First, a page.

Global Citizen has teamed up with five influential Canadians — Elladj Baldé, Jessi Cruickshank, Lesley Hampton, Mike Morrison, and Justin Wu — to inspire change one action at a time.
These creative influencers are already well known for their personal advocacy work. Individually, they’ve shown the world that small actions can have huge impacts by protesting against legislation targeting LGBTQ+ youth or supporting increased representation in sports in Canada and beyond. Now, they’re joining our movement of engaged Global Citizens as Canada’s Champions of Change to tackle extreme poverty and defend advocacy everywhere.
Each Champion is aligned with the four pillars of Global Citizen’s End Extreme Poverty NOW — Our Future Can’t Wait campaign: breaking systemic barriers that keep people trapped in poverty; taking climate action to ensure governments keep their promises to address climate change and growing food insecurity; empowering young women and adolescent girls to lift themselves out of poverty; and supporting advocacy to amplify the voices of Global Citizens.
Global events have greatly impacted the progress on ending extreme poverty. The COVID-19 pandemic pushed nearly 100 million people into poverty, while climate change and the war in Ukraine have displaced millions and contributed to the global food crisis. The world needs our support more than ever before, but crackdowns on advocacy are attempting to silence activists.
The End Extreme Poverty NOW campaign is calling on wealthy nations, business leaders, and billionaires to right these wrongs.
The Champions of Change are leaders who prove that making an impact can start small — and still change the world. They will use their own platforms to educate others on why taking action today can help end extreme poverty and inspire millions to join our global movement.
Learn more about Canada’s Champions of Change below.
Born to a Russian mother and Guinean father, Elladj Baldé is a figure skater who spent his youth trying to fit into the world’s rigid standards both on and off the ice. After retiring in 2018, he decided to find a way to encourage more boys and people of colour to get into figure skating.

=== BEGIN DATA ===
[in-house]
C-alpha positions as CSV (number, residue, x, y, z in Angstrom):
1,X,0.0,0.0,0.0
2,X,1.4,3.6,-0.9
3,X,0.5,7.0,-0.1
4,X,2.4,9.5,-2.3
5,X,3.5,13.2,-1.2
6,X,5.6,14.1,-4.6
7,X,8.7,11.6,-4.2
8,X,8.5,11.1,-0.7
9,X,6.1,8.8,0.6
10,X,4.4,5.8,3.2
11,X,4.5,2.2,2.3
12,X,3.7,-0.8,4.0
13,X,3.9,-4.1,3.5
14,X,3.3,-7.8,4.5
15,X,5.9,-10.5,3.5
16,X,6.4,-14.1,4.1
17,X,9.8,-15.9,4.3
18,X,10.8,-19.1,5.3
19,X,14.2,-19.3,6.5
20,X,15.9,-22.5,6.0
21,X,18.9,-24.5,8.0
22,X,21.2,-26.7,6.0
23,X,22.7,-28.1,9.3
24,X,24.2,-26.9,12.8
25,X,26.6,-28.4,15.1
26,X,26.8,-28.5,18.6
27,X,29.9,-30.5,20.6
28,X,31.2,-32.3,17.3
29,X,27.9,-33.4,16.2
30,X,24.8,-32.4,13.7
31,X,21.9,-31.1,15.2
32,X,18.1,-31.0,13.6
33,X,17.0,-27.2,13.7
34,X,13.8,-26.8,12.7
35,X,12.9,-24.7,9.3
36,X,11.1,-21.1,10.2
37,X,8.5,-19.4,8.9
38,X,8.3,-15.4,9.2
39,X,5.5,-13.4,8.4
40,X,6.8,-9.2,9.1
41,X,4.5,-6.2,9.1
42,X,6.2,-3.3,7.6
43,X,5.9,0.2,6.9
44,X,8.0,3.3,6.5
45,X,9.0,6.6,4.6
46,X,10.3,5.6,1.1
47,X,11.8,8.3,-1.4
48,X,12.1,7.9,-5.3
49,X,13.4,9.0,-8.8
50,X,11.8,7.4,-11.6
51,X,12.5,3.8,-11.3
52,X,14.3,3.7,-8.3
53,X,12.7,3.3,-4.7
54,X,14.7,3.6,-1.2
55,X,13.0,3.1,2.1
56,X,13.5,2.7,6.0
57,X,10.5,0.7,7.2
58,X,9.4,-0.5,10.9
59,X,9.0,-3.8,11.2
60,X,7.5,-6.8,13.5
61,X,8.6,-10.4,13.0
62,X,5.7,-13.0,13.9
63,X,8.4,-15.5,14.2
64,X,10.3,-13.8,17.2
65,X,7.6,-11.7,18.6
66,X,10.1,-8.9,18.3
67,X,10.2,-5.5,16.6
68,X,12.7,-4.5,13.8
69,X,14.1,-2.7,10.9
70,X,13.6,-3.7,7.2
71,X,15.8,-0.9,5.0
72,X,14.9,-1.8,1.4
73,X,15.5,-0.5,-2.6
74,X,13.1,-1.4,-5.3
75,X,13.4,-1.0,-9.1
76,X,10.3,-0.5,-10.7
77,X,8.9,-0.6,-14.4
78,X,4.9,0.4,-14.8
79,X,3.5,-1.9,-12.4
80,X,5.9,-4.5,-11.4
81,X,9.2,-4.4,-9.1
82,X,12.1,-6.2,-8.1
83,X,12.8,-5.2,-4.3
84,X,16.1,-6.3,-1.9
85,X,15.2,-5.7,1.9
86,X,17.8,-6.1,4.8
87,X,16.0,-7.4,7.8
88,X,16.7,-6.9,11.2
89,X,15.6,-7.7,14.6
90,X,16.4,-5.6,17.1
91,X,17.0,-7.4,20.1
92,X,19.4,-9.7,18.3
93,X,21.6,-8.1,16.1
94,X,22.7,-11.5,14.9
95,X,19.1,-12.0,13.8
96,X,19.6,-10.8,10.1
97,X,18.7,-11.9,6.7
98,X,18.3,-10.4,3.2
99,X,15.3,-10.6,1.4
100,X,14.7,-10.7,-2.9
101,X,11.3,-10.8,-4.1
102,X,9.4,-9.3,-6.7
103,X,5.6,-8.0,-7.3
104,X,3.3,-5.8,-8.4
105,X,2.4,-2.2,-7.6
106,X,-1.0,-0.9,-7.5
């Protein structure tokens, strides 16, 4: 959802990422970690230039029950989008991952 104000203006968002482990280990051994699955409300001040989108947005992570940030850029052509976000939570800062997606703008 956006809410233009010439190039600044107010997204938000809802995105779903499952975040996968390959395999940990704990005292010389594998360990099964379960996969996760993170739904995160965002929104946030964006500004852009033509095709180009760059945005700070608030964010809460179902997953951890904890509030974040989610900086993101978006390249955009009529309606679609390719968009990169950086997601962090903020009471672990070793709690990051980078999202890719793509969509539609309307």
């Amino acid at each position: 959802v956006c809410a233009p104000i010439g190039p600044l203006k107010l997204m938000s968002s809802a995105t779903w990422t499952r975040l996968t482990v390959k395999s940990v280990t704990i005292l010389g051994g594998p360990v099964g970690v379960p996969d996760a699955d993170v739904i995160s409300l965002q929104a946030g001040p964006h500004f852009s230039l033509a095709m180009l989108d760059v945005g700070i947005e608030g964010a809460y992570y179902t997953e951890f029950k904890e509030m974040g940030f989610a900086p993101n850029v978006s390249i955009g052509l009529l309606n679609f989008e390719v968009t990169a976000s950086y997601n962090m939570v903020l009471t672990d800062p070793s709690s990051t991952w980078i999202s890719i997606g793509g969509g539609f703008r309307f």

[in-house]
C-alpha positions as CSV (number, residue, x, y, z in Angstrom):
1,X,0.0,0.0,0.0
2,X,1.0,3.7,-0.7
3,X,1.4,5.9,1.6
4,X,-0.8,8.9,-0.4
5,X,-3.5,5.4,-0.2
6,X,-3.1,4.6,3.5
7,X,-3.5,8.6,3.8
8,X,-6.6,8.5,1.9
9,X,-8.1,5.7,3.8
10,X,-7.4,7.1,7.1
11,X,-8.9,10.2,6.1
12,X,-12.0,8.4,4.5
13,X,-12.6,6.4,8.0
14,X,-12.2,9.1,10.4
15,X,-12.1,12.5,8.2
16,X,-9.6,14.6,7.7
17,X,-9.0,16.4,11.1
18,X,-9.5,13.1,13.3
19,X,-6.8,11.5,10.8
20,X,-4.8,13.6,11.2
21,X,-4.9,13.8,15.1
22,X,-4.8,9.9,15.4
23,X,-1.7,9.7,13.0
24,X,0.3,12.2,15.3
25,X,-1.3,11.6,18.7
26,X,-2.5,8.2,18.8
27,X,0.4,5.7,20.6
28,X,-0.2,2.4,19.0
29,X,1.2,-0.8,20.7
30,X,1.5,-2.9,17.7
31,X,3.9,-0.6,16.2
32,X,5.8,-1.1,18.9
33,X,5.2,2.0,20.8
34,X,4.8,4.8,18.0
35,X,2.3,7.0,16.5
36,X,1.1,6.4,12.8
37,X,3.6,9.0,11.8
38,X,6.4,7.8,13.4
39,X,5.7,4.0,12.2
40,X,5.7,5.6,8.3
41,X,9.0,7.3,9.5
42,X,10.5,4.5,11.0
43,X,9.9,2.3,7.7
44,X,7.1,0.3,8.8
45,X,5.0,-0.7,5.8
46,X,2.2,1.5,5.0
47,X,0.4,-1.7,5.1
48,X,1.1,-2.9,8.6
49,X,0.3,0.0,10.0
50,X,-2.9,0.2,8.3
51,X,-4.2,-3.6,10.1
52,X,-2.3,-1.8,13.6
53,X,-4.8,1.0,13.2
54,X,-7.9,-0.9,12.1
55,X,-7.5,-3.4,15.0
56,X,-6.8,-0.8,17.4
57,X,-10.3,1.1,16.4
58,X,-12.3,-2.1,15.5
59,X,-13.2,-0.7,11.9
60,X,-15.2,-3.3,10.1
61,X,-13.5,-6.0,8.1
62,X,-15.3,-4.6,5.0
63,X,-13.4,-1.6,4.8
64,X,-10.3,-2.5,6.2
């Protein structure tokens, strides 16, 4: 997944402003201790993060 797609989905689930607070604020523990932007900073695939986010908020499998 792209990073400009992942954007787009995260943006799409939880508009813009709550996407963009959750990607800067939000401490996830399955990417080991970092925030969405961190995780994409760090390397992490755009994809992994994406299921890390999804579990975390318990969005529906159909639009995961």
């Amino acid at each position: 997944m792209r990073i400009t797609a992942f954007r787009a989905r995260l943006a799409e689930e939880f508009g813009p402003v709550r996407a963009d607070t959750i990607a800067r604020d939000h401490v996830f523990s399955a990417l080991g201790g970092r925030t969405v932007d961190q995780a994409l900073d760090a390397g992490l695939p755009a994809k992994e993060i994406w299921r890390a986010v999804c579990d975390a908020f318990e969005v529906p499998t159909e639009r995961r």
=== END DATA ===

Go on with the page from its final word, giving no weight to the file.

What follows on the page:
Baldé started posting videos of himself on social media skating on wild ice in Canada. He completes impressive jumps and skates to modern R&B and rap music to show his 1.2 million followers that figure skating can be accessible, all the while shedding light on how climate change could eradicate Canada’s wild ice rinks within the next few years. He also created the Skate Global Foundation with his wife Michelle Dawley, which is an impact-driven organization that focuses on equity, diversity and inclusion, mental health, and climate change.
Read more about Elladj Baldé here.
Known by many due to her role as an MTV Canada host and her more recent "imperfect guide to motherhood" dubbed New Mom, Who Dis?, Jessi Cruickshank is a beloved household name. When she isn’t blogging or filming a hilarious segment about parental realness, Cruickshank is standing up for her followers.
In March 2021, Cruickshank posted a photo of herself getting the COVID-19 vaccine while pregnant with her third child on Instagram. Her page was flooded with judgmental comments and anti-vax hate, but Cruickshank knew there were other moms who were unsure if the vaccine was safe to get while pregnant. She plowed through the fear and carved space on her blog to answer questions about all things COVID-19 with the help of Dr. Tali Bogler from St. Michael's Hospital in Toronto. This is just one example of how Cruickshank looks to use her platform for good.
Read more about Jessi Cruickshank here.
Lesley Hampton, an award-winning Anishinaabe artist, model, speaker, and fashion designer, is a powerful force within the fashion industry, working to improve Indigenous representation in a field in which it is sorely lacking. Her work aims to empower Indigenous communities and encourage inclusivity in fashion.
An advocate for social justice, Hampton is interested in breaking down systemic barriers through her work.
Read more about Lesley Hampton here.
Mike Morrison has worked in digital marketing, podcasting, and blogging for several years as the owner of Bloggity Inc. Outside of his experience as a storyteller, Morrison is also a champion for LGBTQ+ issues in Canada.
After dipping his toes in activism to speak out against Alberta’s Bill 10 in 2015, Morrison realized that defending advocacy doesn’t require big actions to have an impact. That realization inspired other small actions to protect the rights of others, including buying donuts to encourage people to vote and spreading awareness of local issues on social media.
Read more about Mike Morrison here.
Justin Wu is a Toronto-based award-winning photographer and film director who believes that art can be a form of activism.
After working with the United Nations on a campaign around climate change, Wu was inspired to join forces with Global Citizen as he feels like he can use his platform to help break down systemic barriers and take further action for the climate.
Canada’s Champions of Change will work year-round to end extreme poverty, but they can’t do it alone. They will join Global Citizen at events to welcome other Canadians to our global movement.
To learn how you can get involved and raise your voice with the Champions, download the Global Citizen app or take action here.
Editor's note: This article was updated with information on Elladj Baldé's Skate Global Foundation on Oct. 25.